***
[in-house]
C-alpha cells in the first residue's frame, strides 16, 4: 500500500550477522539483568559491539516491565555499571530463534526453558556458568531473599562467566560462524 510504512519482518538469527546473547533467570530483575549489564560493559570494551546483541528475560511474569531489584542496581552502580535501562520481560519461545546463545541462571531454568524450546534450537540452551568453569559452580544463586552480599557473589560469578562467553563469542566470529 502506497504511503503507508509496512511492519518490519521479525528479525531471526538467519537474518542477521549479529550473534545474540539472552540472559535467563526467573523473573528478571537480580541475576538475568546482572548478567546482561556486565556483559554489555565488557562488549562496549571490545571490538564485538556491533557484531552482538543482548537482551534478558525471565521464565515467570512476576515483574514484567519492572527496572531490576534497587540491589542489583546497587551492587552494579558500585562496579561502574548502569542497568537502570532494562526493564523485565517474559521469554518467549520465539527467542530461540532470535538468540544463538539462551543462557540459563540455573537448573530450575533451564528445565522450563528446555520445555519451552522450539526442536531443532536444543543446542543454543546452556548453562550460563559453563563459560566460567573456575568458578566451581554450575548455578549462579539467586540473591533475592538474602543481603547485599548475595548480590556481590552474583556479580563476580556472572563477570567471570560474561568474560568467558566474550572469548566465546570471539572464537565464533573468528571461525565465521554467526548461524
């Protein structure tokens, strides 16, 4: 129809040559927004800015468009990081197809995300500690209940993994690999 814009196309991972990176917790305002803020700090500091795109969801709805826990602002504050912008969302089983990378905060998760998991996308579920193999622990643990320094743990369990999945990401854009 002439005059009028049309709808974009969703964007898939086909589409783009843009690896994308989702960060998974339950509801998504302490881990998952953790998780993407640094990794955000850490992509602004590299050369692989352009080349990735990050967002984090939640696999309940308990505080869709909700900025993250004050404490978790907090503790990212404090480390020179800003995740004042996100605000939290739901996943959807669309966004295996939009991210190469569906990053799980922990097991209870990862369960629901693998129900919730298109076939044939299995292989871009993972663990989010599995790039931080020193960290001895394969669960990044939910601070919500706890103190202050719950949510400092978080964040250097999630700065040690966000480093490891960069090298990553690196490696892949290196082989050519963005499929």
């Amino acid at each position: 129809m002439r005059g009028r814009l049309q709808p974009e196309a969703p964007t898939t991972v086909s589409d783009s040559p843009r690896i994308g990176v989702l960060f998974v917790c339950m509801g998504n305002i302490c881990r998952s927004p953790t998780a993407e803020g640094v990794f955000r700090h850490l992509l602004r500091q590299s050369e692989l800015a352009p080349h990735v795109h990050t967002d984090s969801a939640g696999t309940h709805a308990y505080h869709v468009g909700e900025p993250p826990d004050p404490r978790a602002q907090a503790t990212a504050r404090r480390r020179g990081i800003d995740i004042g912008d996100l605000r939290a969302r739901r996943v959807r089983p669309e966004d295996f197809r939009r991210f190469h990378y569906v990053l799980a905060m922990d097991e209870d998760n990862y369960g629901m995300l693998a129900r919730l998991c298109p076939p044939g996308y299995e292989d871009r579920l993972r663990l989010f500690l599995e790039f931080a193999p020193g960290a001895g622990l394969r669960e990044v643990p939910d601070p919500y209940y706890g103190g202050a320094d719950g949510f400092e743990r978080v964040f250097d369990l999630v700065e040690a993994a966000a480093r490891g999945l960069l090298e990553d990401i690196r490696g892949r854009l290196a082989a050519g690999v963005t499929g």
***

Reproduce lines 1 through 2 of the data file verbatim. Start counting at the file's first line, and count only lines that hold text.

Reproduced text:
[in-house]
C-alpha cells in the first residue's frame, strides 16, 4: 500500500550477522539483568559491539516491565555499571530463534526453558556458568531473599562467566560462524 510504512519482518538469527546473547533467570530483575549489564560493559570494551546483541528475560511474569531489584542496581552502580535501562520481560519461545546463545541462571531454568524450546534450537540452551568453569559452580544463586552480599557473589560469578562467553563469542566470529 502506497504511503503507508509496512511492519518490519521479525528479525531471526538467519537474518542477521549479529550473534545474540539472552540472559535467563526467573523473573528478571537480580541475576538475568546482572548478567546482561556486565556483559554489555565488557562488549562496549571490545571490538564485538556491533557484531552482538543482548537482551534478558525471565521464565515467570512476576515483574514484567519492572527496572531490576534497587540491589542489583546497587551492587552494579558500585562496579561502574548502569542497568537502570532494562526493564523485565517474559521469554518467549520465539527467542530461540532470535538468540544463538539462551543462557540459563540455573537448573530450575533451564528445565522450563528446555520445555519451552522450539526442536531443532536444543543446542543454543546452556548453562550460563559453563563459560566460567573456575568458578566451581554450575548455578549462579539467586540473591533475592538474602543481603547485599548475595548480590556481590552474583556479580563476580556472572563477570567471570560474561568474560568467558566474550572469548566465546570471539572464537565464533573468528571461525565465521554467526548461524